Are you familiar with GENERAL AVERAGE?
There are a number of notable cases of damage or loss to a vessel, with many resulting in General Average! More recent examples include:
- Ever Forward, March 2022
- Ever Given, April 2021, stuck in the Suez Canal
- Yantian Express, January 2019
- APL Vancouver, January 2019
- ER Kobe, February 2019
- Sincerity Ace – January 2019
- Maersk Honam – March 2018
- Maersk Kensington – March 2018
- Hyundai Auto Banner – May 2018
- MOL Prestige – February 2018
- Caribbean Fantasy – June 2018
Ever Given – The claim process is still ongoing. The average time a case can take is two to seven years.
General Average claims can include a long list of expenses, including damage to the vessel, re-floating efforts, towing and salvors. Egypt alone believes it is owed more than $1 billion in the Ever Given case.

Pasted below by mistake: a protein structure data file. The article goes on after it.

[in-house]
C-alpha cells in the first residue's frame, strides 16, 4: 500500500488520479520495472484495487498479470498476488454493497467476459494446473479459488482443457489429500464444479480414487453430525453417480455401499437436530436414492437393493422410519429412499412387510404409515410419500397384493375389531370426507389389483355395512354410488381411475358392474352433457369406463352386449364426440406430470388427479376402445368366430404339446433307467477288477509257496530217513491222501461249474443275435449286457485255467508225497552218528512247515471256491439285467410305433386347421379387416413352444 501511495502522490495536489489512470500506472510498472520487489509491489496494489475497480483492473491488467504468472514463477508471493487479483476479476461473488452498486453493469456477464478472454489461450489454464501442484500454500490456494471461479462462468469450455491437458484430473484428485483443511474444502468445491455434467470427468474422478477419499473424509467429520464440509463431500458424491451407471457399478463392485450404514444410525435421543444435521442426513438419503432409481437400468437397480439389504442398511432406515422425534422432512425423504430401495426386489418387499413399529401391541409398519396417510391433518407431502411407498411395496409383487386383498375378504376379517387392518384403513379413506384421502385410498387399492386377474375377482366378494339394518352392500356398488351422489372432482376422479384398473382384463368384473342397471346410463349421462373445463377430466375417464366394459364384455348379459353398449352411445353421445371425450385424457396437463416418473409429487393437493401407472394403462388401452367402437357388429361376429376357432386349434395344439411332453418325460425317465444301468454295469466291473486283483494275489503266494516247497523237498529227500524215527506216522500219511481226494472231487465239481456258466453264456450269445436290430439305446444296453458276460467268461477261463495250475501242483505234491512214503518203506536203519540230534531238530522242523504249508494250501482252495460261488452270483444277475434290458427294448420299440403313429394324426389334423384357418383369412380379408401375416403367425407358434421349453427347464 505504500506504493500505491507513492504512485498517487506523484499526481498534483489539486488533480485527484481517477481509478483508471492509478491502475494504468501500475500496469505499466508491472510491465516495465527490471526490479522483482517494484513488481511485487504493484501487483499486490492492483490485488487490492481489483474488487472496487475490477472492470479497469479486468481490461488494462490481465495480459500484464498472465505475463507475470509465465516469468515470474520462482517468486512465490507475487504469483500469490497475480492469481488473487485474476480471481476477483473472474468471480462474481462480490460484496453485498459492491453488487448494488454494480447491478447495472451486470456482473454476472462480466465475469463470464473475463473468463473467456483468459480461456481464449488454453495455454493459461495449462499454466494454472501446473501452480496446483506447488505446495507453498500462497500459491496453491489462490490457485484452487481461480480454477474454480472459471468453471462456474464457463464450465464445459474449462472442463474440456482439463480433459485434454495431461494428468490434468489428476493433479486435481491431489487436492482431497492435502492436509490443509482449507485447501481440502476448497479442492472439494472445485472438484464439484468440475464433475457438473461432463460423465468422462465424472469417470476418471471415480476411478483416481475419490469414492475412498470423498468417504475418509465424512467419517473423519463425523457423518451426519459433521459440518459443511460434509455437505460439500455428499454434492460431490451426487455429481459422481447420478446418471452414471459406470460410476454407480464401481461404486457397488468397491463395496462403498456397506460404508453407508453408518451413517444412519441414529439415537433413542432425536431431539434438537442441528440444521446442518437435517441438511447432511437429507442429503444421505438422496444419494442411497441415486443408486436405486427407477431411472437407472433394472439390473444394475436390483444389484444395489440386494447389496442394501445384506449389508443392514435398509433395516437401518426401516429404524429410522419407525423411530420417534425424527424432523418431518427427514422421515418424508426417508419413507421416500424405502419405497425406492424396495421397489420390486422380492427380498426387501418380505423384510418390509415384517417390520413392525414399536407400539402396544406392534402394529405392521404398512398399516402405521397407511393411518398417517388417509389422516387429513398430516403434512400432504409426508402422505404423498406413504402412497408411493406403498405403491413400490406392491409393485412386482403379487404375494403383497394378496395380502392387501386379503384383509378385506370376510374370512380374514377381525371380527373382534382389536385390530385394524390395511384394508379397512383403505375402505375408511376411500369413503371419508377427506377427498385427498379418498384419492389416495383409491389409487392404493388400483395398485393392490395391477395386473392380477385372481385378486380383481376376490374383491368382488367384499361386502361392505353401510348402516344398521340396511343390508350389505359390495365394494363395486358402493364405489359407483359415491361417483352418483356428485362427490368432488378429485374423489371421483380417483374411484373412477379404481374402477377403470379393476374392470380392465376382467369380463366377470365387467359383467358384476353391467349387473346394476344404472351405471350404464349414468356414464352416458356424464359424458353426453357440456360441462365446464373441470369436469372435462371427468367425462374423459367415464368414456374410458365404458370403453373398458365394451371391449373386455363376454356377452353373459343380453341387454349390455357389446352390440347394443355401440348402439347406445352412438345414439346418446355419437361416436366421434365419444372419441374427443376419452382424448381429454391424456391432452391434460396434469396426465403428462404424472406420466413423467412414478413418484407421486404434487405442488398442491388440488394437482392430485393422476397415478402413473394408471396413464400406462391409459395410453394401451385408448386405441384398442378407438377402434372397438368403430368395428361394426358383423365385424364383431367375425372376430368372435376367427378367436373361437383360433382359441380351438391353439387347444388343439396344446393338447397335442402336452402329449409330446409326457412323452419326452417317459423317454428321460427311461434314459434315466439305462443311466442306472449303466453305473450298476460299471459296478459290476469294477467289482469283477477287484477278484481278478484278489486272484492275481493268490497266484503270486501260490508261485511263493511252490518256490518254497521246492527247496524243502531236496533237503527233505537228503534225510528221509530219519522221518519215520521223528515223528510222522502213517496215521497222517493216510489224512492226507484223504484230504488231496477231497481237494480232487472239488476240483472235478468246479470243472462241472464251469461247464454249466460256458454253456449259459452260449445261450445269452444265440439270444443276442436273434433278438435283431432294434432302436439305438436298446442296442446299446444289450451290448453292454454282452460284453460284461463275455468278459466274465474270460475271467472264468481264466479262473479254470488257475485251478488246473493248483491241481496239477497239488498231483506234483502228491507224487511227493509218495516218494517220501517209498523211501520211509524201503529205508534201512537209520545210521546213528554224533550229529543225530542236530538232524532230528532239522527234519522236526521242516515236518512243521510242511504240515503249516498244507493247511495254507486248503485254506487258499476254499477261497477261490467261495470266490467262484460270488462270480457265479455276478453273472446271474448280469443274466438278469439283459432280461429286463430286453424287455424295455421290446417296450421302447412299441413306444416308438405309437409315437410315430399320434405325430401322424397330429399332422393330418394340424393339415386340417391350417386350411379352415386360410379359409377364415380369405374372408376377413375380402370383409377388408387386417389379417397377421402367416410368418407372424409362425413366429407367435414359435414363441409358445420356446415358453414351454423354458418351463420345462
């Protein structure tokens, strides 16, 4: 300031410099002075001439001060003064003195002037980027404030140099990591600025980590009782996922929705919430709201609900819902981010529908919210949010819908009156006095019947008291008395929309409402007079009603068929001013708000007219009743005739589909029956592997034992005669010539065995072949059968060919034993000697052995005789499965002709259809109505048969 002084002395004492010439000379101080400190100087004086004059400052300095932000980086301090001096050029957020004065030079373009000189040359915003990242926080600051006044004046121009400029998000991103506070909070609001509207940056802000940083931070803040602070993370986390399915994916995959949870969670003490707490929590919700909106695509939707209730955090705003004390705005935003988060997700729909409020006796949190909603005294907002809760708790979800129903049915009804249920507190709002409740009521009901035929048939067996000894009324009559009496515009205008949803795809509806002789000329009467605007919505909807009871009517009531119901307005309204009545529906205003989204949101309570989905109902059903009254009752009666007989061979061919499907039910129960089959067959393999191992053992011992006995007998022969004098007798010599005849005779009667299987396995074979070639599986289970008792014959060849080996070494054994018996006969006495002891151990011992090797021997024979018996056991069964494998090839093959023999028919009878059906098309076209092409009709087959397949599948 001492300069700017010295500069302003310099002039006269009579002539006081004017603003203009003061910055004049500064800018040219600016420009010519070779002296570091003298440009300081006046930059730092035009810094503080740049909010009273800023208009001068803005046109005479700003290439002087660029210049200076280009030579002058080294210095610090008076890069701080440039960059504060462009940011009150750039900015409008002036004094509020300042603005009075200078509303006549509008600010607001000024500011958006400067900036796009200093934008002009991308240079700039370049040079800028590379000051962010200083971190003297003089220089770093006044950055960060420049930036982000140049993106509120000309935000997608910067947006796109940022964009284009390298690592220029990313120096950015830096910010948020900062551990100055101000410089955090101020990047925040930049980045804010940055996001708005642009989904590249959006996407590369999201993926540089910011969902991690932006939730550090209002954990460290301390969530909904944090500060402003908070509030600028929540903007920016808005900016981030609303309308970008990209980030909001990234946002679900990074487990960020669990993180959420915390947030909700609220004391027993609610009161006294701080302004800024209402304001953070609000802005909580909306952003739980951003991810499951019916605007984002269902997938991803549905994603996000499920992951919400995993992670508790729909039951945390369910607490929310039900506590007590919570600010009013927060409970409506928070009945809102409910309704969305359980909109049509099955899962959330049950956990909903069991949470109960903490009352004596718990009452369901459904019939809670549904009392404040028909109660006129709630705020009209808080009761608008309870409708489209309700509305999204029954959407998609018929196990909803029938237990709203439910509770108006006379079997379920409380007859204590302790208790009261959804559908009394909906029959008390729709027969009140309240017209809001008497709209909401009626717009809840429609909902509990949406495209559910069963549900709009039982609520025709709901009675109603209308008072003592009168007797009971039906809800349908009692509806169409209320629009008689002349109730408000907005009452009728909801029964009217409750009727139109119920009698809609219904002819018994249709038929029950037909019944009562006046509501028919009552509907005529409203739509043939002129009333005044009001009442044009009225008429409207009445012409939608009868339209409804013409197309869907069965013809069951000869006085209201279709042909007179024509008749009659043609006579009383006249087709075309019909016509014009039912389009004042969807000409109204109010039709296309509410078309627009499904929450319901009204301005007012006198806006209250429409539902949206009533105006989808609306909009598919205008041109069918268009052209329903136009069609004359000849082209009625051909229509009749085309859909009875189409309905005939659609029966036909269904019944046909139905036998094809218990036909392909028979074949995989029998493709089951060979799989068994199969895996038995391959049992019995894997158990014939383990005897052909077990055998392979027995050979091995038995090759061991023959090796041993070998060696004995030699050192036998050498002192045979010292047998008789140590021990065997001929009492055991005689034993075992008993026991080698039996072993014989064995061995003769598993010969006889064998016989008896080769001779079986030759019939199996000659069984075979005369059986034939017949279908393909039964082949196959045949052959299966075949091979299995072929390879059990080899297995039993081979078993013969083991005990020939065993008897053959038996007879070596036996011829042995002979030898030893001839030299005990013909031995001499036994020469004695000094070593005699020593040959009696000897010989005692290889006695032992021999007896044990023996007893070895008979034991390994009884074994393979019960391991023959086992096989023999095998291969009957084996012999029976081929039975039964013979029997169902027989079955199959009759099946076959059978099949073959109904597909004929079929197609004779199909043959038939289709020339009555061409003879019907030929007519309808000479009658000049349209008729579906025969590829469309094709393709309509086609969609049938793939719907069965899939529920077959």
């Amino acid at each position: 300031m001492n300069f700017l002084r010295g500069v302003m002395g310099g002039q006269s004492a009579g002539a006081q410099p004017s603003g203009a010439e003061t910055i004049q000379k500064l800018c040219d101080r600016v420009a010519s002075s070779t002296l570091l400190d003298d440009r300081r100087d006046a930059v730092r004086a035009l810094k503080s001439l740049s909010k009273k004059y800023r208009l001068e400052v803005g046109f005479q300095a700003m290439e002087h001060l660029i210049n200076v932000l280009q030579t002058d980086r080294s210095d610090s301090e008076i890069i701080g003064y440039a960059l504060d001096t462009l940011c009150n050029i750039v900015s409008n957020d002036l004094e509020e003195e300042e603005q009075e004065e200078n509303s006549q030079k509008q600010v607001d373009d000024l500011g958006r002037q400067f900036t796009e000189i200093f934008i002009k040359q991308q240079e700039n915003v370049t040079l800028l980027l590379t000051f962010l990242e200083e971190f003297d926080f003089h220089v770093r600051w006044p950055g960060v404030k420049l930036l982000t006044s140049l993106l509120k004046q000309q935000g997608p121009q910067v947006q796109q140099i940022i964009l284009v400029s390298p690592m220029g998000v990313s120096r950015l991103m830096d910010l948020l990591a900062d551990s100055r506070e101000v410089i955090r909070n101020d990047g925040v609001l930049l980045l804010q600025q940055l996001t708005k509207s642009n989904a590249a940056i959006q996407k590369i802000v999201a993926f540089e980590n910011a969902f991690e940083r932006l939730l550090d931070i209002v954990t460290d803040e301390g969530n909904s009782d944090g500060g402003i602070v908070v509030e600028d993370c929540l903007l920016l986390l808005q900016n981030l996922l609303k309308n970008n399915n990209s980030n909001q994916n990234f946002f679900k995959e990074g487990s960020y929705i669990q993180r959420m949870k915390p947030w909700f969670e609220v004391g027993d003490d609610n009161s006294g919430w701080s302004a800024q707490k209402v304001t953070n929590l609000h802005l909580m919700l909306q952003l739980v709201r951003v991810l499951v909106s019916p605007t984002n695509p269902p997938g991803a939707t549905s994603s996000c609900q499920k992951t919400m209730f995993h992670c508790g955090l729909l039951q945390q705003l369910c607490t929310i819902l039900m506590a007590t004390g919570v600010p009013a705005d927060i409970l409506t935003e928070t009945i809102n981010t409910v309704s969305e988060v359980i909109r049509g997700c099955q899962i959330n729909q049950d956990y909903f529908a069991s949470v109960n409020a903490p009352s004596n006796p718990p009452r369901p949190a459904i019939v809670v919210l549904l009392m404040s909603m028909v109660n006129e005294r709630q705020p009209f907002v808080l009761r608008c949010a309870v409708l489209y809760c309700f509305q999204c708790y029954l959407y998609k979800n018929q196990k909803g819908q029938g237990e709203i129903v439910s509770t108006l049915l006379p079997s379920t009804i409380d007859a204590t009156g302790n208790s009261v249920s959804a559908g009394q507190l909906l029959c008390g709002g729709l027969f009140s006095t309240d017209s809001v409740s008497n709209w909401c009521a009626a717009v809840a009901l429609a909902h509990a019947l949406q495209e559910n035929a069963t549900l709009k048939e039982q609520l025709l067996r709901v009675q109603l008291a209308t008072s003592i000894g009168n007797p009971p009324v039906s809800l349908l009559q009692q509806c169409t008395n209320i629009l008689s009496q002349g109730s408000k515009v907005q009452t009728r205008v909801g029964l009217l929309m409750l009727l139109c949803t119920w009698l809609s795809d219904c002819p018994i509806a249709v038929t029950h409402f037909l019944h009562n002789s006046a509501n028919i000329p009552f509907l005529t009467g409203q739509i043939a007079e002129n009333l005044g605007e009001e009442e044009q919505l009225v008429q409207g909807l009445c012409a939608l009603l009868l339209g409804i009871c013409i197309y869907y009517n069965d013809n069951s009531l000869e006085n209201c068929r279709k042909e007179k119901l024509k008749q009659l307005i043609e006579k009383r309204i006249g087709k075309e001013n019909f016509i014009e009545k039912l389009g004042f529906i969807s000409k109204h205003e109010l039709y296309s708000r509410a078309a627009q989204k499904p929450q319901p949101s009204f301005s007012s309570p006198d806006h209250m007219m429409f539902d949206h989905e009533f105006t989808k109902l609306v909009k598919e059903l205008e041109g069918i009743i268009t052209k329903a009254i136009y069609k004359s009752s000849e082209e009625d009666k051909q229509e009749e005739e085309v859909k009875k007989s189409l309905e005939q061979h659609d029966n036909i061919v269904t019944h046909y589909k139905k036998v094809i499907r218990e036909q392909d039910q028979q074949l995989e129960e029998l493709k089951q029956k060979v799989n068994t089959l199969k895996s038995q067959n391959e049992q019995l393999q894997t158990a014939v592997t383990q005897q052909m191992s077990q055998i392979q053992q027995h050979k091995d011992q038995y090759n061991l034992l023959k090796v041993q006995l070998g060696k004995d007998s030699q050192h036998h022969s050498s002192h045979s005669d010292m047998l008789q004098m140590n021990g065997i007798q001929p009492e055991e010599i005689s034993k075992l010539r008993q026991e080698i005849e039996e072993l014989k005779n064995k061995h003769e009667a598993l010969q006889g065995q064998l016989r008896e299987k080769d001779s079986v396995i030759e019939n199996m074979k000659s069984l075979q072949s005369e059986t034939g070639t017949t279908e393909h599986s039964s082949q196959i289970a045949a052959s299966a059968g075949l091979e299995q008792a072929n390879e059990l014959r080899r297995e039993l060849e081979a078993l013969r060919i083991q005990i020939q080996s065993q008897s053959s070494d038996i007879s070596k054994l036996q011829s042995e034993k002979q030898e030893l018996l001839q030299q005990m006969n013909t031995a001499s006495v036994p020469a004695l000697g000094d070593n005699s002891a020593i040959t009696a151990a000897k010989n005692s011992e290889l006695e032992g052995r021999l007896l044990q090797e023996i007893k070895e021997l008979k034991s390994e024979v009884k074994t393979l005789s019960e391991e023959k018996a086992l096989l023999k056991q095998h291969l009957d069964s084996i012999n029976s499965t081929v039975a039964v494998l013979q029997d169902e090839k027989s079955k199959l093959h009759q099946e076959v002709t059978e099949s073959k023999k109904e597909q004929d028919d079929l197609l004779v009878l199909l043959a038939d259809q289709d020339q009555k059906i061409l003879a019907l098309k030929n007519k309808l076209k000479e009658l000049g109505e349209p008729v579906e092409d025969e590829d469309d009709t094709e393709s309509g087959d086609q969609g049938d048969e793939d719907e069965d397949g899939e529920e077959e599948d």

General Average – Background
- Basic principle – “that which has been sacrificed for the benefit of all shall be made good by the contribution of all”.
- Applies to maritime claims only.
- Is declared by the captain when there is imminent danger to the vessel, voyage or crew.
- You are contractually obligated, via the Bill of Lading, for unknown and undetermined costs.
How does General Average work?
- Value of the voyage is determined (vessel value plus value of all cargo on the vessel).
- Participation in costs is determined by the percentage that the value of your cargo bears to the overall value of the voyage.
- The loss amount is determined, and participation percentage is applied, to the loss amount, to determine security deposit.
- Shipper/Consignee or their cargo insurer pay twice – first for the initial contribution, then for a bond covering future adjustments to that estimate.